Name the last rainbow six game that actively had respawns.

    Gears of War had limited spawns. Although that didn't stop people from twitch shooting the series and resulted in wall-bouncing Gnasher spammers with little thought to teamwork.

    Hell, I don't know why there was never a limited or lives gametype in the Halo series, despite the fact that the options were there.

    Last edited 15/10/14 12:10 pm

      That's probably not the best comparision though. Gnasher and bouncing were super popular because the networking made them just unstoppable. I always felt like it was a shame that Gears of War never really took full advantage of the cover systems ability to create proper tactical combat. There were moments in Annex that came close but being quick was always a big factor.
      If the next Rainbow Six doesn't allow ultra fast close range hipshots no respawns may encounter more sensible play and team work.

        Until Gears of War 3 at least, that used servers. Gnasher and bouncing is still a big problem that made the cover system pointless.

          I found cover shooting better (not perfect) in gears 3 and not being a DLC buyer I was on peer to peer

      In the early days of Halo 3 there was a gametype where you had 2 lives. It was around for a month or so as a hopper.

    I'm interested in how powerful those intel powers are after death. I imagine the rest of the team would have to accrue some type of points before certain gadgets are unlocked?

    If not, then I can definitely see some teams sending a guy out to the slaughter for the express purpose of have eyes on the enemies for a longer duration...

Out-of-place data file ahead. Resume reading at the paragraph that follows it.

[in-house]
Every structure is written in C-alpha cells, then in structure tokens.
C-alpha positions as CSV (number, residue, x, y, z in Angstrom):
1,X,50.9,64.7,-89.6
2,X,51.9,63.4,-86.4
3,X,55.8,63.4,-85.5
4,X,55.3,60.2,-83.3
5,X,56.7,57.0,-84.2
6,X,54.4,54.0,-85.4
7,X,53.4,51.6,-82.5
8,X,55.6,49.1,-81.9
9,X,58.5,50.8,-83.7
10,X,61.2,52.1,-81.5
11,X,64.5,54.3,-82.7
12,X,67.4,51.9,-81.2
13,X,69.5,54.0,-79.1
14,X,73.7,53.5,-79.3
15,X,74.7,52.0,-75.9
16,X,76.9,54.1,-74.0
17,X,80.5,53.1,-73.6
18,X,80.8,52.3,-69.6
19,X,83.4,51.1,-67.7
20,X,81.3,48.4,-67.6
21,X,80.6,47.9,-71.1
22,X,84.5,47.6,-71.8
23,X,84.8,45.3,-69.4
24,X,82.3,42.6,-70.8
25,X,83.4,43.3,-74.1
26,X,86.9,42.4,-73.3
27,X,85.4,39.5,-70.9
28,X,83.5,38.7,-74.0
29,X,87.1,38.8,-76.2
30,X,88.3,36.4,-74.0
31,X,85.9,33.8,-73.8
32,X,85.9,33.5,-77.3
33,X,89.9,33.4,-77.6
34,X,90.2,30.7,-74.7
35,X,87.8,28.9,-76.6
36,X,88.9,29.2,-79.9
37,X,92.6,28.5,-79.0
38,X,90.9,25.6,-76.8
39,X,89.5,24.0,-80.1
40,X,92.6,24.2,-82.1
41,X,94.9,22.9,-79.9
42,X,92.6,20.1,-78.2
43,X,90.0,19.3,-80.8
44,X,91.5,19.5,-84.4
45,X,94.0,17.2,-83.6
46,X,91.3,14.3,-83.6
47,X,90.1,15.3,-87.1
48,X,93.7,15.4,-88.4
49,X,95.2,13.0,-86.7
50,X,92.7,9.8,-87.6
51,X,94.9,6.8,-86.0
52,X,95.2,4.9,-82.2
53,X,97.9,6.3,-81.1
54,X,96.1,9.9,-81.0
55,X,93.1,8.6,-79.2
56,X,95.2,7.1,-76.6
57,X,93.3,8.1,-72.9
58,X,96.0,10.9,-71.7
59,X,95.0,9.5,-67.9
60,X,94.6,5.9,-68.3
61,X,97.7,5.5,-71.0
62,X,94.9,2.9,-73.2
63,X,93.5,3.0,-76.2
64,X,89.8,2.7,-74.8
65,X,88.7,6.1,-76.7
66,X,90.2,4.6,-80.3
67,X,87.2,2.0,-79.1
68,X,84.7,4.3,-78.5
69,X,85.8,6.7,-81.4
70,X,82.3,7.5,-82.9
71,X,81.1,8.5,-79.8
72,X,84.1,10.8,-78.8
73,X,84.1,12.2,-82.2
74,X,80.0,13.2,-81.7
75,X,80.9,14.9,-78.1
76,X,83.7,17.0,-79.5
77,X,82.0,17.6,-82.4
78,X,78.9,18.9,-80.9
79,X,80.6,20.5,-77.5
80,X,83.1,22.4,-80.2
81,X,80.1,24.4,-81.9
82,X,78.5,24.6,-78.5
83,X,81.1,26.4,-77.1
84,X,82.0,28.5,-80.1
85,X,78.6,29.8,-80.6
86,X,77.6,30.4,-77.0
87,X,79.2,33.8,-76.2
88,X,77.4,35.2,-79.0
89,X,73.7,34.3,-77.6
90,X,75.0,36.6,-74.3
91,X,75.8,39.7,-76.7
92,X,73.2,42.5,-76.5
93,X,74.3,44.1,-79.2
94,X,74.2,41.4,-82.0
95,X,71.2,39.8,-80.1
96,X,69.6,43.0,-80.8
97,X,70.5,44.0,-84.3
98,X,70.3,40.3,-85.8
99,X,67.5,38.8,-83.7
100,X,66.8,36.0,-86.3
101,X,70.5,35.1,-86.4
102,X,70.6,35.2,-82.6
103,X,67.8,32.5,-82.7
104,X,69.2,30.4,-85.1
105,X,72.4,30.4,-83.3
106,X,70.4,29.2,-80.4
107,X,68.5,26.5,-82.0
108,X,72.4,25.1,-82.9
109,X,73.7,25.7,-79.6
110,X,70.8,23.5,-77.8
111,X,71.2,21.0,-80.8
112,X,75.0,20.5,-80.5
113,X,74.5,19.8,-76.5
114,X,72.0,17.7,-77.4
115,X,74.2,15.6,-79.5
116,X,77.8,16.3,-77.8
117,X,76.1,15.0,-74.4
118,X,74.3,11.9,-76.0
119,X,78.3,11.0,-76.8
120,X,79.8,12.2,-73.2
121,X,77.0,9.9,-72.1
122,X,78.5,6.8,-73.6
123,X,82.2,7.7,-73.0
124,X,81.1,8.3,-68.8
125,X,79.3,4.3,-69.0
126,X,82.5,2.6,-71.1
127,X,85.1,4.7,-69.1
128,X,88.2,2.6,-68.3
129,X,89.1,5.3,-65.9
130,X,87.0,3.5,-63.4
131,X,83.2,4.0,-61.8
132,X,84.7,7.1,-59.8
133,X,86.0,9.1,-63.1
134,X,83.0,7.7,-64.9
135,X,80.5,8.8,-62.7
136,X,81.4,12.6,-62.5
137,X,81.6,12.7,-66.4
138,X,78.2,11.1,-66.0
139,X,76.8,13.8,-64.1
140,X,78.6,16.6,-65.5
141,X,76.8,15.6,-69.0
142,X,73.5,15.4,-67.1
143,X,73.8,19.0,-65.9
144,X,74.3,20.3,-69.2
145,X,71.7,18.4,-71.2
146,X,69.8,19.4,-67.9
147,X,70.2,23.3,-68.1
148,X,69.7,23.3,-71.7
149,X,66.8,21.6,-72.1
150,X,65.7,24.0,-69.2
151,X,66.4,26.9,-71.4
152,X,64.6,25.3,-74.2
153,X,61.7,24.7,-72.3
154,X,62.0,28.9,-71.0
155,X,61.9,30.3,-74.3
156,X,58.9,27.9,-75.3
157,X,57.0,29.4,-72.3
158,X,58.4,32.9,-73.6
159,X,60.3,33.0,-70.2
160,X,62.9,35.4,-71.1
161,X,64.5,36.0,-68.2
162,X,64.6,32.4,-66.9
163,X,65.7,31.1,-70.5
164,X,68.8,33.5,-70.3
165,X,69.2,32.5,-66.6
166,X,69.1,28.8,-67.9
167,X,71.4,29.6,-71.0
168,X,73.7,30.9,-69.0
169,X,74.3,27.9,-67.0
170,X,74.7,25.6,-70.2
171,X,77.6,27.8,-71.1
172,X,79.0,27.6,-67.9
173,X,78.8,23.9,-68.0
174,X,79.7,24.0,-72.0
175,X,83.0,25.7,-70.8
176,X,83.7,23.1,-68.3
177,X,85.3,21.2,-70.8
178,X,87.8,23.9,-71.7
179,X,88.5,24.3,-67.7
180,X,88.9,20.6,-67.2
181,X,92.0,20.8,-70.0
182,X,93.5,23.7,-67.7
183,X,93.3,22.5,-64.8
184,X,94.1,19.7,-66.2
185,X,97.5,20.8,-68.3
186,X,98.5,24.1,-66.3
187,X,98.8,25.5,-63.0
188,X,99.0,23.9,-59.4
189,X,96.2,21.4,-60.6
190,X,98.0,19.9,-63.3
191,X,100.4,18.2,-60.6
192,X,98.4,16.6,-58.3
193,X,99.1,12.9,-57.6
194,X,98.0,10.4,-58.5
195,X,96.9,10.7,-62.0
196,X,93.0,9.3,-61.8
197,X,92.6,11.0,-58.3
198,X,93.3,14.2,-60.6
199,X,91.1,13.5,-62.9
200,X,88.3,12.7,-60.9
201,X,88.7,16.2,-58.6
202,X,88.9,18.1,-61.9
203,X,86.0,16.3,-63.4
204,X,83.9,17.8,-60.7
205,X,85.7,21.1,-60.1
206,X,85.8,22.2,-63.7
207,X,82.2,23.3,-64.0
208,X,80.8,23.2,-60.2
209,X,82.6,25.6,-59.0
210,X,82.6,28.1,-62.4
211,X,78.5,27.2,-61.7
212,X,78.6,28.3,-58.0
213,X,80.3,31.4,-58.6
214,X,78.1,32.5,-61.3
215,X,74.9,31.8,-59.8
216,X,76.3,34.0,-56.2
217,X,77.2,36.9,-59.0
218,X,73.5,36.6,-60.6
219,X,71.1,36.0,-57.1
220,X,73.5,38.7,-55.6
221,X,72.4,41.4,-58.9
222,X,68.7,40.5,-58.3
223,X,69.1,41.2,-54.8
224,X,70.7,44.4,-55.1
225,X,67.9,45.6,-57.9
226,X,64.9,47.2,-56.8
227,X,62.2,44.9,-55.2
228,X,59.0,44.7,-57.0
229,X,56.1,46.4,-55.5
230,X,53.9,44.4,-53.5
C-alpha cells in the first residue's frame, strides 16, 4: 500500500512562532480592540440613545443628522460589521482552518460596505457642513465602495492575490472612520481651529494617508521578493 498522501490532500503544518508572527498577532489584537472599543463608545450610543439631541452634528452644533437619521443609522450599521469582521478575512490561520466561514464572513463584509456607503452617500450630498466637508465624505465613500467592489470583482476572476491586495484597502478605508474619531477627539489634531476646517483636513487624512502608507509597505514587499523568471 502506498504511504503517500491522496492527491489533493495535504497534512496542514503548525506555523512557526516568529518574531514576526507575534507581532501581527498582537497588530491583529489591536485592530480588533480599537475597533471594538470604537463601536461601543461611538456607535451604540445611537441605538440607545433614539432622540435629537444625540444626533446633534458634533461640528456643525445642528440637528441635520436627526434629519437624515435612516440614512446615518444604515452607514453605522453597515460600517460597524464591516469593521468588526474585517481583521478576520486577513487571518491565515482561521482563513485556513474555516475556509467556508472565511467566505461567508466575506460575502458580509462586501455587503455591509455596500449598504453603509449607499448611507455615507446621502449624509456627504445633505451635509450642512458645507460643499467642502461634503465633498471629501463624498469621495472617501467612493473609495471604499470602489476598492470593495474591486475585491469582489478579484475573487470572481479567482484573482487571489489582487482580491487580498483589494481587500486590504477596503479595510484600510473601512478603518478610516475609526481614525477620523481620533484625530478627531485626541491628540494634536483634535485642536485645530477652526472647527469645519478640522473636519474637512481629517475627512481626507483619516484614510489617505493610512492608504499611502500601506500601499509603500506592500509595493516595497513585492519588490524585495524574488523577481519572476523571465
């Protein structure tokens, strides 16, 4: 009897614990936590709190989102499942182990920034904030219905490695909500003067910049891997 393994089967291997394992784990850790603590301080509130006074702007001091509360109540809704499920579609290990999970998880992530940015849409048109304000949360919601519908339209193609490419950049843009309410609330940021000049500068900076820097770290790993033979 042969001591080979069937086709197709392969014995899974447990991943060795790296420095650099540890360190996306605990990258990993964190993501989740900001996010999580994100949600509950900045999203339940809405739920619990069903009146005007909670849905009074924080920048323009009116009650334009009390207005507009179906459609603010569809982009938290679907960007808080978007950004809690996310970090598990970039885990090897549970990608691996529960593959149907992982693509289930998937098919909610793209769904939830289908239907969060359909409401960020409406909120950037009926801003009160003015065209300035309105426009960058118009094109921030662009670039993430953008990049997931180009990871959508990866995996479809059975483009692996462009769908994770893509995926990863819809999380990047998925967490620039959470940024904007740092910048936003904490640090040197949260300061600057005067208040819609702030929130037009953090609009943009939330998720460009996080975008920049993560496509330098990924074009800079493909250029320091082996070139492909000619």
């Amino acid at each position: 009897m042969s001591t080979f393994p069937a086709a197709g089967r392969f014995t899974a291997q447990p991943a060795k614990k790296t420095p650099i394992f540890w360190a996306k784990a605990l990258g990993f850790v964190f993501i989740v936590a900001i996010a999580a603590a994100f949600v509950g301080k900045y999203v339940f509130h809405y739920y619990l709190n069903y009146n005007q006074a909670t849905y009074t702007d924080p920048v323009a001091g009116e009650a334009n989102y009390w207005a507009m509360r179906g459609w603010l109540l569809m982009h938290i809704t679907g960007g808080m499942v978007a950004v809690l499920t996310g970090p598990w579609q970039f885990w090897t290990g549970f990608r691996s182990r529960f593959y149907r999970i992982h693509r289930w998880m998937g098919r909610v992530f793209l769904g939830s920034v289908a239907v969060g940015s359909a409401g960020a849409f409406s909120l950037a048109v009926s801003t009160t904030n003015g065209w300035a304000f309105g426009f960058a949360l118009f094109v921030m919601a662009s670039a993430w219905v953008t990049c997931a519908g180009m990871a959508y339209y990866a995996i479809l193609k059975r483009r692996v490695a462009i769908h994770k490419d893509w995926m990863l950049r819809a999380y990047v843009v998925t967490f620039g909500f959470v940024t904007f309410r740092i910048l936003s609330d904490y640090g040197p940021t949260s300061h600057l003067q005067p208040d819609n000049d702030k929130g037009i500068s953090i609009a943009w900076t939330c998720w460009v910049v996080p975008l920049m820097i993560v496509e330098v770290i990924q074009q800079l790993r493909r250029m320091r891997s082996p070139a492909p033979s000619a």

i really dont like how the series that is famous for being one of the best tactical shooters around has to justify itself for not having respawns enabled.

    if its a rainbow six game, its a given that it will have no respawns at all. if anything, we should be criticizing them if they said that respawning would be a main feature of the game.

    I like Payday 2's respawn setup. You go into custody, have to wait until assault finishes and then you need a teammate to take a cop as hostage or release a hostage to bring you back.

    It gives the player time to contemplate why it was a bad decision to run into the middle of the street Rambo style :)

    Yeah, I'll just keep playing Arma until they tell me if this game is ever going to have a campaign or not...

    Ability to help your team mates after death sounds all good, but no one will bother doing it. And even if some do, no one will listen or take notice of it.

    Look at Battlefield - it has spotting mechanic where you can tag enemies. No one does it, and even if I bother tagging, no one takes notice.

    World of Tanks on the 360 has the ability to spot enemies after death. You can mark co-ordinates on the map. No one does it, and even if some one did, no one takes notice.

    If a player dies and there is no respawn, he/she will just quit and join a new match and not waste time just sitting around doing nothing. In random online matches, there is never any team work and games that rely on team work don't work.

    Last one i played was Raven Shield. When did they put in respawn in the games?

    I like the concept of siege but i still can't get over the usage of rainbow six.! i might be ccrazy. Rainbow six is meant to be the elite of the elite anti-terrorist team that is used in the most desperate international crisis and from the trailers they are portrayed nothing more than regular swat.

    While CoD was mainly TDM, Dom, and whatever gun game modes, there was still Search and Destroy where players only had one life per match which was still fun and made people think. I preferred that mode a lot more over the mindless twitchy gun play of the other modes.